Welcome to the second installation of An Adventure in Small Games (you can read the first one here), a monthly series focused on games that cost less than $20, ideally less than $10. In this series, Eve Golden Woods will focus on indie games and what they have to offer the world of gaming. This month Eve focuses on
Welcome to the second installation of An Adventure in Small Games (you can read the first one here), a monthly series focused on games that cost less than $20, ideally less than $10. In this series, Eve Golden Woods will focus on indie games and what they have to offer the world of gaming. This month Eve focuses on The Dusty Dead, available for free or for $5 for extended content.
Name your own price
Buzzfeed quizzes and tarot readings have a lot more in common than you might imagine. They are, after all, both quests to know the self, and they function through the same process of self-interpretation within a structure of symbols. If tarot cards have the edge, then it is surely because their symbols are denser, more saturated and also more flexible. “Which Steven Universe character are you?” has only so many possibilities, only so much room for play and exploration, fun as it might be. The tarot, on the other hand, has seventy-eight cards that may be placed in endless mutating patterns and then endlessly interpreted from there. And yet both indulge the craving people have to know themselves, to understand their own nature. It’s debatable whether or not we actually have a fixed self, or even a single self, but that doesn’t stop us from wanting to pin it down and examine it with a microscope. The flux of everyday thought and feeling within us is a frightening concept. Anything that allows us to feel more certain about who we really are is a comfort.
This is the fundamental backdrop against which The Dusty Dead (The Dusty Dead Viral Identity Quiz, to give it its full name) plays out. Designed like a Buzzfeed quiz—rapaciously imitating the weird fannish sleaze and in-jokes of those tacky personality tests while at the same time presenting us with an alien narrative saturated with strange unfamiliar names and ominous events—The Dusty Dead seeks to expose the narrative wiring that underpins our collective engagement in and identification with fiction.
It imagines a series of novels, a ’90s cartoon, a 2003 TV series, and even an anime focused on a world where magic, cyberpunk, space opera, and the apocalypse bleed into a dense network of characters, places, and events, a thorny tangle of stories that cross-reference and overlap. The closest real-life analogues are mega-franchises like Star Wars, Marvel, or Transformers, series that have comics, manga, film, cartoon, and anime adaptations. Unlike The Dusty Dead, however, almost all of these series began as visual media, whether as films, cartoons, or comics. It is much rarer for books to receive the same kind of cultural status (only The Lord of the Rings and Harry Potter come close, and neither of those has ever received an anime or manga adaptation).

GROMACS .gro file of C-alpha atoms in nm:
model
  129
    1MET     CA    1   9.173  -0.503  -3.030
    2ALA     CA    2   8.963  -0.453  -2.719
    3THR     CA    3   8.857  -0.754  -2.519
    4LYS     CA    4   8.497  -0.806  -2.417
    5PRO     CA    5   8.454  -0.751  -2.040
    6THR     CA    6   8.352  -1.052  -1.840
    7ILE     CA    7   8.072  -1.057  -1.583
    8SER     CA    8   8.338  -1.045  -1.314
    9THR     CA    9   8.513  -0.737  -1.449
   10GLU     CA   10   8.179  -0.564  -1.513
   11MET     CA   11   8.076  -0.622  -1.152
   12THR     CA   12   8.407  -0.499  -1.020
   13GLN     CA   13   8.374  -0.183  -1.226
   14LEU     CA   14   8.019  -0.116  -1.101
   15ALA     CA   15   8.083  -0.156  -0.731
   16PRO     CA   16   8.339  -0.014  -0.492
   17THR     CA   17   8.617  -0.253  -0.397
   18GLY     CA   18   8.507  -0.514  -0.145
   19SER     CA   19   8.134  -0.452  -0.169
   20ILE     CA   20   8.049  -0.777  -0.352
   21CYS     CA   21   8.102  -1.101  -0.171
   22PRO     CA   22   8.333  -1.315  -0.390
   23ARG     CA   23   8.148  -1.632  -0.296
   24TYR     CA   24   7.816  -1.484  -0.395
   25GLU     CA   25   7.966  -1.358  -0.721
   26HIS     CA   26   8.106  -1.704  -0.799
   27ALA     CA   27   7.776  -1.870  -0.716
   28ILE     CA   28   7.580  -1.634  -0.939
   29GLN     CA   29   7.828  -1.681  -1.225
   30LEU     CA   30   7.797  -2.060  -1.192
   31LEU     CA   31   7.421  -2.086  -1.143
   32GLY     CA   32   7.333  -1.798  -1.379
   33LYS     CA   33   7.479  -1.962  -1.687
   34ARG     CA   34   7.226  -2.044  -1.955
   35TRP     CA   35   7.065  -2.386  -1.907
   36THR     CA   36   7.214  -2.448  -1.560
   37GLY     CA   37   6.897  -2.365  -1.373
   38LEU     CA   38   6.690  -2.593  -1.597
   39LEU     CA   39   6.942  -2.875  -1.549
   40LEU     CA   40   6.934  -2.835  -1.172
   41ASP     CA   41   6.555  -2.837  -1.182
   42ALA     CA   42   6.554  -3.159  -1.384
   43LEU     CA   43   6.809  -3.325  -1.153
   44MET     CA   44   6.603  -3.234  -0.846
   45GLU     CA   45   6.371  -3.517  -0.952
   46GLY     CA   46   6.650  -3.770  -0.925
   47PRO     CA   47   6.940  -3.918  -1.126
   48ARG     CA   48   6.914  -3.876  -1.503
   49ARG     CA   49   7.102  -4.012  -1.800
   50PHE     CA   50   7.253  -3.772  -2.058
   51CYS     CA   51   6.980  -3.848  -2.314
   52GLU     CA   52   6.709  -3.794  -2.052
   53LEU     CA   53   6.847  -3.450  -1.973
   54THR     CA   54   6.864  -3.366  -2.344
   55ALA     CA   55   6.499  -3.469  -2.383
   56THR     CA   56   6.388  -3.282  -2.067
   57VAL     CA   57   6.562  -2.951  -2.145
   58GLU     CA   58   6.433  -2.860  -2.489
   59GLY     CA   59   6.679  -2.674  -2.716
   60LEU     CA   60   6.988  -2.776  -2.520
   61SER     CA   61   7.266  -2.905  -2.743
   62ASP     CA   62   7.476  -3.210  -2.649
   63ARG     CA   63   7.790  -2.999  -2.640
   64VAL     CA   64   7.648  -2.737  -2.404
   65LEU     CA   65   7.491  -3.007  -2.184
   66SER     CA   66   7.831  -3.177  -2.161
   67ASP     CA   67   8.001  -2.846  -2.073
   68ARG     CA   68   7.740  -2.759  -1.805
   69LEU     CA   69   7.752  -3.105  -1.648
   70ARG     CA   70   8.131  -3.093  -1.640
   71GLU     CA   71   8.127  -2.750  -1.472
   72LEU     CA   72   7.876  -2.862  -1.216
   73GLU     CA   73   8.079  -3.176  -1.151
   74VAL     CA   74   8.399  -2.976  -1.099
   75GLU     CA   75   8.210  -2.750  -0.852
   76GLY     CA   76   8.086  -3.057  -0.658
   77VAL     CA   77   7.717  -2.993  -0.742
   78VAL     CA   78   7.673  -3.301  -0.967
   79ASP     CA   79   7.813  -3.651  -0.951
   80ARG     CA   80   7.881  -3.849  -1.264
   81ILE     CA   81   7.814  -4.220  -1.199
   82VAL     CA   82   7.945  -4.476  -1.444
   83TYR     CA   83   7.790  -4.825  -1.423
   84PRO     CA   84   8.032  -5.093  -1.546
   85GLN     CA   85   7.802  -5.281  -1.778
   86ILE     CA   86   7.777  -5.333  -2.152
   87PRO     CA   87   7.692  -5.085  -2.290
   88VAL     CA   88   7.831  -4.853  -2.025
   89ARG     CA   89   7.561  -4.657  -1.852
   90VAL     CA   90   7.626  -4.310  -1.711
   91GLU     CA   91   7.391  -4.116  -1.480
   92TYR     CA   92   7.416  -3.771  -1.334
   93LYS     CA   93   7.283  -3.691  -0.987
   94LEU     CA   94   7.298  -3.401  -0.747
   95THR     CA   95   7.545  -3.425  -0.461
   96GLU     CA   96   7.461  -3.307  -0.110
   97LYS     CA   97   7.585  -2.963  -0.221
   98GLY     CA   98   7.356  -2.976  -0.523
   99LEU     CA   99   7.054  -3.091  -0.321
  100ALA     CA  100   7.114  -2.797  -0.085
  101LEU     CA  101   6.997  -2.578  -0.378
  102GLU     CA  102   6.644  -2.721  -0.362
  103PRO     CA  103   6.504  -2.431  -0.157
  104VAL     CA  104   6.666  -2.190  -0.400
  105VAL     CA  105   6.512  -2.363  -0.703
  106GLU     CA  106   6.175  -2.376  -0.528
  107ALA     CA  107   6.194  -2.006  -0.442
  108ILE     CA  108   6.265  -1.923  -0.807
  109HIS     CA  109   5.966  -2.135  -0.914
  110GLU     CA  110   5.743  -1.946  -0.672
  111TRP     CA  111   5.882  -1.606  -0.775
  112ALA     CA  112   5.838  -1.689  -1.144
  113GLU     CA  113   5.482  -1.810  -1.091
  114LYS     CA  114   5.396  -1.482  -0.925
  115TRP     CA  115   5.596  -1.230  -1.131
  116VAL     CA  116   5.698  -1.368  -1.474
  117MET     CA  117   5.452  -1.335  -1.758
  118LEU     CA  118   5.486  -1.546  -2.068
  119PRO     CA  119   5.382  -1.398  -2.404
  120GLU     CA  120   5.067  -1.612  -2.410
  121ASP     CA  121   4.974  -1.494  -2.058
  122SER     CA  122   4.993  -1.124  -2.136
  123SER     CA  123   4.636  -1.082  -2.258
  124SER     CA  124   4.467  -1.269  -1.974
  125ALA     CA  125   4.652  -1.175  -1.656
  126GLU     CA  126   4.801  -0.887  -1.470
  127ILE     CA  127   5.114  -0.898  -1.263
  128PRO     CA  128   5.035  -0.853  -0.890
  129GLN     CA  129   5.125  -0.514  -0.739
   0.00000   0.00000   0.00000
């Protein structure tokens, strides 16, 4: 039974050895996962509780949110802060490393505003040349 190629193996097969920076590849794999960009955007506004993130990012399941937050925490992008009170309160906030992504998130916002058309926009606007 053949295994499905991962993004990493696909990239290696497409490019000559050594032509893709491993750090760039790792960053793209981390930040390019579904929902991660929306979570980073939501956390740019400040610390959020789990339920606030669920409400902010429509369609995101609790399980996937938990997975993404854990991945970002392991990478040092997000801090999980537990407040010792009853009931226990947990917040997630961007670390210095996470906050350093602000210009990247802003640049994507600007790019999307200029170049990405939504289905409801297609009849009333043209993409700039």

This range of mediums allows The Dusty Dead to be flexible, to adapt to each reader’s imagination and fit itself into whatever kind of narrative they usually engage with, while also permitting commentary on the way stories change when they move from medium to medium. Which of course raises the question: what effect does the making of a personality quiz have on the story itself?
“The skies have grown yellow-green with the last gasps of Hollotrax. Rain like a goddess’s anger falls from the sky. Where do you shelter?” So opens The Dusty Dead, the first question already entangling in a maze of signification that you have no markers for and no way of navigating. The music is startlingly intense, demanding your concentration, speeding you along as though leading you towards some terrifying climax. Your options only deepen the mystery. Each of the four choices is a window into a different kind of world. The first imagines the desiccated shell of a huge and ancient insect, Ghoran-Garen the Cloud Mantis, populated by his presumably much smaller offspring. The second mentions a Lich Lover, flipping us from a grotesque menagerie of enormous insects to the mystical realms of something more like D&D. The third talks of plasma shields and dying stars. And the fourth of runes shaped in the tangled roots of trees.
This is a world where nothing is reliable. Science and fantasy blur into one heady mix of impossibility. All outcomes, it seems, are equally likely. They also have a common factor: all of them suggest a vast space beyond the reader. It reminds me a little of Adventure Time in its mix of magic and science, but more than that it reminds me of the dense word-jungle that is the Bas-Lag trilogy by China Mieville. For those unfamiliar with his work, the Bas-Lag trilogy takes place in the world of Bas-Lag, focused mostly on the crumbling metropolis of New Crobuzon, the remnant of a once-powerful empire now dissolving. Mieville has a knack for over-saturating his writing with information, so that it crashes against the reader’s mind and leaves them overwhelmed, a feeling almost like engaging with reality.